An intellectual freedom blog with an emphasis on libraries and technology

Sunday, April 01, 2007

Hidden subtexts and innocence is no defense published an editorial by one of the fired U.S. Attorney, Bud Cummings, which contained a reminder of the power that the people have given the government. I must admit, this consideration remained hidden to me until I read a passage of Mr. Cummings' editorial which hit me like a brick:

"When a federal prosecutor sends FBI agents to your brother's house with an arrest warrant, demonstrating an intention to take away years of his liberty, separate him from his family, and take away his property, you and the public at large must have absolute confidence that the sole reason for those actions is that there was substantial evidence to suggest that your brother intentionally committed a federal crime. "

I almost forgot: due to another draconian piece of legislation, The RICO Act, the FBI and other law enforcement agencies can, with only an arrest, strip you of your property. It's called "Civil Asset Forfeiture" and various State and Local police have used it to fund their agencies, even reviewing old cases looking for "seizure opportunities." In the 1990s, Barlett and Steele of the Philadelphia Inquirer reviewed about 10,000 such cases and found a disproportionate number of people who were not really part of organized crime had their property confiscated without a trial or conviction. RICO's asset forfeiture provisions specifically target the suspect's assets before trial because of the resources available to organized crime members to hire high-priced lawyers. But the actual application of this has hit people like cancer or glaucoma patients who grow their own weed for their own use in self-medicating. My favorite is a case that reached the Supreme Court: "Bennis v. Michigan" in which a woman lost the family car she needed to go to work to support her children because her husband was arrested in it-- caught in the act with a prostitute. The majority opinion upholding the confiscation amounted to "innocence is no defense."

Years of the rest of us allowing blatant injustices and draconian legislation come to pass will come back to bite us all. Imagine this sort of power in the hands of someone intent upon using the agencies of government to punish and harass his political opponents. Oops! Already happened. Nixon, whose administration spawned the likes of Cheney and Rumsfeld, already tried that. And now the Bush administration has worked tirelessly to bring about a "unitary President." The steady erosion of civil liberties and protections may someday reach a saturation point (if it hasn't already) resulting in a President who can crush any political opposition with confication of property, IRS audits, and unfounded accusations gone unexplained because of the FBI's policy on not commenting on an ongoing investigation.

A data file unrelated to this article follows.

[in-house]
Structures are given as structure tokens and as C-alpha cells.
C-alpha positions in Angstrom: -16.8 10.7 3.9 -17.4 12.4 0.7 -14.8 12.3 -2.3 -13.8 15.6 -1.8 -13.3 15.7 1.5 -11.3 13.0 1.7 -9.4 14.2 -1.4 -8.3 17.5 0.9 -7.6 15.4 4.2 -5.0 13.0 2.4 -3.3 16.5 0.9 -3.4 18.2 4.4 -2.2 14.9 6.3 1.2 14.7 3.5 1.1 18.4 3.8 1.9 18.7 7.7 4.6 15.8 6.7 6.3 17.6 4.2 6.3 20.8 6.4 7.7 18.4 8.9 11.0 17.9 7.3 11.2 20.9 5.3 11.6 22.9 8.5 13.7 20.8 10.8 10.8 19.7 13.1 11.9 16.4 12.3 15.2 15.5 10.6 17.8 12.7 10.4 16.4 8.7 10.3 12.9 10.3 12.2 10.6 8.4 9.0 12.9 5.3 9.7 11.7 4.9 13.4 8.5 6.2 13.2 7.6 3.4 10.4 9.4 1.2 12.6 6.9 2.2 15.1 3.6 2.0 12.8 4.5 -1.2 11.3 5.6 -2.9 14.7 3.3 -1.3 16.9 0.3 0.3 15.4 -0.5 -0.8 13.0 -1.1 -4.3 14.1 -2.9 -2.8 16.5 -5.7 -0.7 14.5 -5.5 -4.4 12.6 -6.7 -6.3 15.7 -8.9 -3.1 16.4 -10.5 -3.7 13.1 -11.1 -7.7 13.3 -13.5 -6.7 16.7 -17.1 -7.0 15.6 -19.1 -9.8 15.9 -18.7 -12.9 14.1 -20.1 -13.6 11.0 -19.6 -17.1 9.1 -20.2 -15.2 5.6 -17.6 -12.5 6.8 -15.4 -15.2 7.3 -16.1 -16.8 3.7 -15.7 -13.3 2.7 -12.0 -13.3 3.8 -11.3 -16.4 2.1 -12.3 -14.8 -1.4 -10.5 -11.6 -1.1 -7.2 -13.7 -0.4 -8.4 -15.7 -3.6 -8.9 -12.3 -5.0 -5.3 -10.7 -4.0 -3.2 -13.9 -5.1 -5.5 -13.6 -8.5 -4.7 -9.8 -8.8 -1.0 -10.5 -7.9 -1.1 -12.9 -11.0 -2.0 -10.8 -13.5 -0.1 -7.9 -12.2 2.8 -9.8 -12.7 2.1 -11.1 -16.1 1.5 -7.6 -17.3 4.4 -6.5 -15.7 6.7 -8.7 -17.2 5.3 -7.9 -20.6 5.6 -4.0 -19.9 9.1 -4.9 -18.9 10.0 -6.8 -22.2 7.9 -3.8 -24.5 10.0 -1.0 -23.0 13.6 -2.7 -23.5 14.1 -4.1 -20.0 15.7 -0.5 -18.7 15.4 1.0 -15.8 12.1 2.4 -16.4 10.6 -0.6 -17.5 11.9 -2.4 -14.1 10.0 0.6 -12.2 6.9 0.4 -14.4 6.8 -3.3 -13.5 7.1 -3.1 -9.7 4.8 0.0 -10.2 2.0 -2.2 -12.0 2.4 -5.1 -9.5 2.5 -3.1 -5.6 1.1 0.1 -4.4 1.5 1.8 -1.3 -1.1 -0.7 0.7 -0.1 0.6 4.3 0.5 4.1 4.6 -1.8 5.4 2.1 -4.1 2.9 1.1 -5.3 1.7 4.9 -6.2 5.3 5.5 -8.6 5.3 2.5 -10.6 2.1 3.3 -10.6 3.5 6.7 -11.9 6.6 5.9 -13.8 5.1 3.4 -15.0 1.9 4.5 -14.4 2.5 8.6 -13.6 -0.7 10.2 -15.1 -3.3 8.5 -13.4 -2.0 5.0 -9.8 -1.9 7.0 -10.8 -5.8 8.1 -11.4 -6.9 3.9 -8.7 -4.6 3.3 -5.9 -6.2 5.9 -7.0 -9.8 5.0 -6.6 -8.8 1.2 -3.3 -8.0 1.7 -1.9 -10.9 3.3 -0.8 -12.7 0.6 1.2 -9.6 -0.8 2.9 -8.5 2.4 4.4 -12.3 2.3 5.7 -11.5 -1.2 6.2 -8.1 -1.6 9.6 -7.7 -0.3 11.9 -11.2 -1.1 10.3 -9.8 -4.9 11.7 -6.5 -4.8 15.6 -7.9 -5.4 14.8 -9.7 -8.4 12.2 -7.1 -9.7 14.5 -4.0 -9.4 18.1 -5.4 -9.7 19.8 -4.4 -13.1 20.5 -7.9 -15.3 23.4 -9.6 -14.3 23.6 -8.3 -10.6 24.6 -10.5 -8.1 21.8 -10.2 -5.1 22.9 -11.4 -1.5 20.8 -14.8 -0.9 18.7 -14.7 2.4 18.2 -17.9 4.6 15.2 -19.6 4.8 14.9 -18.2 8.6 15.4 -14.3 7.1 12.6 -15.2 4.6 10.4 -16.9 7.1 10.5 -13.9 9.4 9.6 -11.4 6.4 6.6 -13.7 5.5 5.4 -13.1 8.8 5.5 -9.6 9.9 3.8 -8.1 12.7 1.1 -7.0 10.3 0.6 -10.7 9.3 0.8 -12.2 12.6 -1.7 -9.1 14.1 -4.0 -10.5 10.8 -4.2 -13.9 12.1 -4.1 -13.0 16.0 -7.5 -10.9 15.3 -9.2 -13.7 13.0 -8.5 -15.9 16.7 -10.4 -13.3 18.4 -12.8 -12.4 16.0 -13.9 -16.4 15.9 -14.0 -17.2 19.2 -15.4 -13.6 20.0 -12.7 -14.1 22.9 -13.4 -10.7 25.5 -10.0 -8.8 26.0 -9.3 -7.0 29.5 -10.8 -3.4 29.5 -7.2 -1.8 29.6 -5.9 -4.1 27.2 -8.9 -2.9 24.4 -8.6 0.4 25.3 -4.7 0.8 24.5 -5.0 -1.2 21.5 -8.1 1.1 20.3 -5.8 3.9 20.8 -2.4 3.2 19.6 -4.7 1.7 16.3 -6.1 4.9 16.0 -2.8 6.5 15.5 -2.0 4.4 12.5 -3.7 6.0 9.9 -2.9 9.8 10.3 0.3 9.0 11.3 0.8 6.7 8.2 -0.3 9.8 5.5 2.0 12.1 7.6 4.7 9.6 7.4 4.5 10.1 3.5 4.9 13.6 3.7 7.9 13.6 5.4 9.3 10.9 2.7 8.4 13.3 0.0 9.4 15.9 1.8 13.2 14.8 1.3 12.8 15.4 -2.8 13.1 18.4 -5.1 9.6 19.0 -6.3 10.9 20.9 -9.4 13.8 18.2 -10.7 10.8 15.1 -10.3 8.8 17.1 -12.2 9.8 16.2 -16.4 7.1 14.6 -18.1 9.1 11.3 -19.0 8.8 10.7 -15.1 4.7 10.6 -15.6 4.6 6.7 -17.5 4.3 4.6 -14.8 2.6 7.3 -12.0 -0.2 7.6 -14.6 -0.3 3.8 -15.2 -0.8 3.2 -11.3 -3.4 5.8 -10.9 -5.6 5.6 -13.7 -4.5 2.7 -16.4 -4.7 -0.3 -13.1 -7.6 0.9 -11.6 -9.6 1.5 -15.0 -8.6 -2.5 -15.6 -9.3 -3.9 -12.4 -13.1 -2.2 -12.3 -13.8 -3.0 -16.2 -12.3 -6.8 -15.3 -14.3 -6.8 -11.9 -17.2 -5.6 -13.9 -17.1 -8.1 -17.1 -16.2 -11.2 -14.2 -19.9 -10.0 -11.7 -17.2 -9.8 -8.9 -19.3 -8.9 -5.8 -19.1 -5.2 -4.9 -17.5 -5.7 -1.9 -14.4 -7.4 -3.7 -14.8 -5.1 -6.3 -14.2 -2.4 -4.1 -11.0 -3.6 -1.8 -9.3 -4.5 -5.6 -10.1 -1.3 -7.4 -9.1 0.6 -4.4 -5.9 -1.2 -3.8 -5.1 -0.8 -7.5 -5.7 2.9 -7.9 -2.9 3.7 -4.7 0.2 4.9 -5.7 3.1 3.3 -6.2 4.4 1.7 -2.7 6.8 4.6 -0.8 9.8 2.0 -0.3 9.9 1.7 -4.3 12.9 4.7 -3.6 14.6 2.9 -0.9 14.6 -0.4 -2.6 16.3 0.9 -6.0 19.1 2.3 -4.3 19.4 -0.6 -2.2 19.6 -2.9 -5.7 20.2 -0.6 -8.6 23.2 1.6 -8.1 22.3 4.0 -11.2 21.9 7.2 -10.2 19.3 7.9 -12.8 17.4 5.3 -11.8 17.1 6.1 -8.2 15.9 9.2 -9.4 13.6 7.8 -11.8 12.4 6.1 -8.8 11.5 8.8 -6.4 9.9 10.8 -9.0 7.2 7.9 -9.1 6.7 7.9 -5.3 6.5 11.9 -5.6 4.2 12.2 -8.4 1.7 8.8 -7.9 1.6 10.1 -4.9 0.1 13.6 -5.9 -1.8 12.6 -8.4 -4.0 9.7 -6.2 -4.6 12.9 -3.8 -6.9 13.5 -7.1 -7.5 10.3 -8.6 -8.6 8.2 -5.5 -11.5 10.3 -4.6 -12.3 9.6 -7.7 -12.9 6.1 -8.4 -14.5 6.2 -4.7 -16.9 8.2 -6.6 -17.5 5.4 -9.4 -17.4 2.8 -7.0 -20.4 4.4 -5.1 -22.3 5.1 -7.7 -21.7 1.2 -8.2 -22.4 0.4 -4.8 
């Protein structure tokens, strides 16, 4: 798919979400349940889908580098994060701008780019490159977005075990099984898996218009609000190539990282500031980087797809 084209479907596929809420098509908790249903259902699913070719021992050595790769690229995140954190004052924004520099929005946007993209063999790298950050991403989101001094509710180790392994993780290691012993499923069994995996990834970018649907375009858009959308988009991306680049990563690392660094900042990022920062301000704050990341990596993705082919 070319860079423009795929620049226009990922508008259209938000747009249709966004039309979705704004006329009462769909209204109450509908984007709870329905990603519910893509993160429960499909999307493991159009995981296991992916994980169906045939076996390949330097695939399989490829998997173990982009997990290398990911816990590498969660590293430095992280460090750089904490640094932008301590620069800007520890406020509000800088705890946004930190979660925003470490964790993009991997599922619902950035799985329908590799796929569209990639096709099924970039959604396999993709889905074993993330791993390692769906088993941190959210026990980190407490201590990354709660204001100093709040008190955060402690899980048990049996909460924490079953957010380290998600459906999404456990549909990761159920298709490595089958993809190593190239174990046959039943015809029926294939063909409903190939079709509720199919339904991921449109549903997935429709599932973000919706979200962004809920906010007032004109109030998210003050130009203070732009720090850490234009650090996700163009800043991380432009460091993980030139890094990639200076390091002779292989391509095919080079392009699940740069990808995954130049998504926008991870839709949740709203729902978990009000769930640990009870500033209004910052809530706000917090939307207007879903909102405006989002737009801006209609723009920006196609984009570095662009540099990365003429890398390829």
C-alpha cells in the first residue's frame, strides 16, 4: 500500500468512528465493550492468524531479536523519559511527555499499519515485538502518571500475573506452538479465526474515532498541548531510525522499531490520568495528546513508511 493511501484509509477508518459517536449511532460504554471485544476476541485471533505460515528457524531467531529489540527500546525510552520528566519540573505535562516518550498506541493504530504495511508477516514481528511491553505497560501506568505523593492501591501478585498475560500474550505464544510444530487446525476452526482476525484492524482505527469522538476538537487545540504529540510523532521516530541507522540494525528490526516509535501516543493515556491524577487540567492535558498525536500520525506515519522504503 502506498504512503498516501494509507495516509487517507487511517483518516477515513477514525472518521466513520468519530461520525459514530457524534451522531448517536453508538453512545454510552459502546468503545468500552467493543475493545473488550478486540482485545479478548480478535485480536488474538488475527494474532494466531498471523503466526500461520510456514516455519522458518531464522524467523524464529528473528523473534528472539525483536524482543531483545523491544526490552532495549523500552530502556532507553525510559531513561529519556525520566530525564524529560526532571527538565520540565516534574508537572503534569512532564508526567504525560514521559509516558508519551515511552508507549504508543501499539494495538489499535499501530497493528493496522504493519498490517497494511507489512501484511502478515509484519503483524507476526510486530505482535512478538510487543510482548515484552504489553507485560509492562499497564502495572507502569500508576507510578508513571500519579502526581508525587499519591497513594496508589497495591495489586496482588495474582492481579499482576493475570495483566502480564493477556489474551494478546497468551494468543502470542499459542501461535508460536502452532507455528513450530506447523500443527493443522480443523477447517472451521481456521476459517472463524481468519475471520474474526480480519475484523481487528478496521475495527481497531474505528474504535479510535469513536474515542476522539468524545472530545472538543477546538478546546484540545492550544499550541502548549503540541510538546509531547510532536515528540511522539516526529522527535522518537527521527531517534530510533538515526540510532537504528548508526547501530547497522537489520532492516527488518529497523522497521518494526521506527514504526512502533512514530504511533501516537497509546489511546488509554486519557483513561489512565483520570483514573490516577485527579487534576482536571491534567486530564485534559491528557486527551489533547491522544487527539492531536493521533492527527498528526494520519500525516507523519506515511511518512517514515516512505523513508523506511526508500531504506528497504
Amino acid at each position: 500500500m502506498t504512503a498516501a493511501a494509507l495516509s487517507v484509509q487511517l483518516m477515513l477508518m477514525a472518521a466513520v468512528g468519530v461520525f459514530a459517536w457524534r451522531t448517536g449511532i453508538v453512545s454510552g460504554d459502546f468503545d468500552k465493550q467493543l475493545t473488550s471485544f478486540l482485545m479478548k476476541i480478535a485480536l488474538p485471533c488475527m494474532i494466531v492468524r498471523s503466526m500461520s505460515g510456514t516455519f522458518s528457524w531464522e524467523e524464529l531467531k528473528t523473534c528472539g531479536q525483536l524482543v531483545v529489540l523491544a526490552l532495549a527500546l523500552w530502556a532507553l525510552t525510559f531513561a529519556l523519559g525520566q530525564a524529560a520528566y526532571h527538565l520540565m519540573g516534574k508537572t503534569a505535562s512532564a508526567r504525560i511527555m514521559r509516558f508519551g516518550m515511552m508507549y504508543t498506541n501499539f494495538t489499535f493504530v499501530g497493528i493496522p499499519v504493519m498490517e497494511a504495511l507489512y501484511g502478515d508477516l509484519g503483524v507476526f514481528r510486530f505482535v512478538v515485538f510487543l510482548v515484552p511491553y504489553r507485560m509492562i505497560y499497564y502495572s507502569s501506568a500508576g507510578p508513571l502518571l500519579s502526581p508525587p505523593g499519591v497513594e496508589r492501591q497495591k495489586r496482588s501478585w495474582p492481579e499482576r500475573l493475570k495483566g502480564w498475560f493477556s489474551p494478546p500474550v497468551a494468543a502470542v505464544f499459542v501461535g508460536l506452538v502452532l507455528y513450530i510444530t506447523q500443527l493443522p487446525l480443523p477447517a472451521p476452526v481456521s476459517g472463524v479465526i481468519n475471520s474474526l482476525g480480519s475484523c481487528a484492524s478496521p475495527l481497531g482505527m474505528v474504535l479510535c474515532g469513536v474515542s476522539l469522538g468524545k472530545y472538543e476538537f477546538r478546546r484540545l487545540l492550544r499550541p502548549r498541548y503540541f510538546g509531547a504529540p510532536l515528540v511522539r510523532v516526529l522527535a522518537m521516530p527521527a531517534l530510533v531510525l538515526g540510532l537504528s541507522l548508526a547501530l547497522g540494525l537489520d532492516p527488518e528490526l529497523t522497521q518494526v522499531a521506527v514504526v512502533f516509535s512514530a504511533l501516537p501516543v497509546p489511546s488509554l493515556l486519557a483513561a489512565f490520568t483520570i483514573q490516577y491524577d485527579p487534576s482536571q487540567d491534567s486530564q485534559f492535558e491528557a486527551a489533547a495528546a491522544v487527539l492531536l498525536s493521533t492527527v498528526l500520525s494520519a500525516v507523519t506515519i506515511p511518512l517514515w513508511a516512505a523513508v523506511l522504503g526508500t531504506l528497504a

For years I have read or heard the rationalization: but if you're innocent you have nothing to worry about. Sorry, but innocence is no defense.

Another historical footnote:

I recall throughout the 80s and 90s the FBI would have a former agent accuse anti-war groups of "links with terrorist organizations" or "involvement in terrorist activities." Every time someone asked for substantiation, the official FBI spokesmen would say the standard disclaimer that the FBI has a policy of not commenting on an ongoing investigation. But starting in the late 1990s the National Security Archive at Georgetown University and the ACLU obtained documents showing no evidence of terrorist or violent activities by these groups. While trying to tack the "terrorist" label on Mothers Against Nuclear War the FBI wasted time and resources in addition to smearing people whose politics the FBI dislikes. One of my favorite references to verify this comes from an FBI agent named John Ryan, who in the 80s the FBI dismissed due to his refusal to follow orders to investigate anti-war groups such as Veterans Fast for Life and Swords to Plowshares. (He worked out of the Peoria, IL office and received the orders from the Chicago office). He stated flatly "I believe that in the past members of our government have used the FBI to quell dissent, sometimes where the dissent was warranted." (Herbert Mitgang's Dangerous Dossiers, NY : Fine, 1988, pp. 312-313).

Those interested in more information about the FBI and its practice of "bad-jacketing" take a look at Churchhill and Wall's Agents of Repression [corrected edition] (Boston : South End, c1990).

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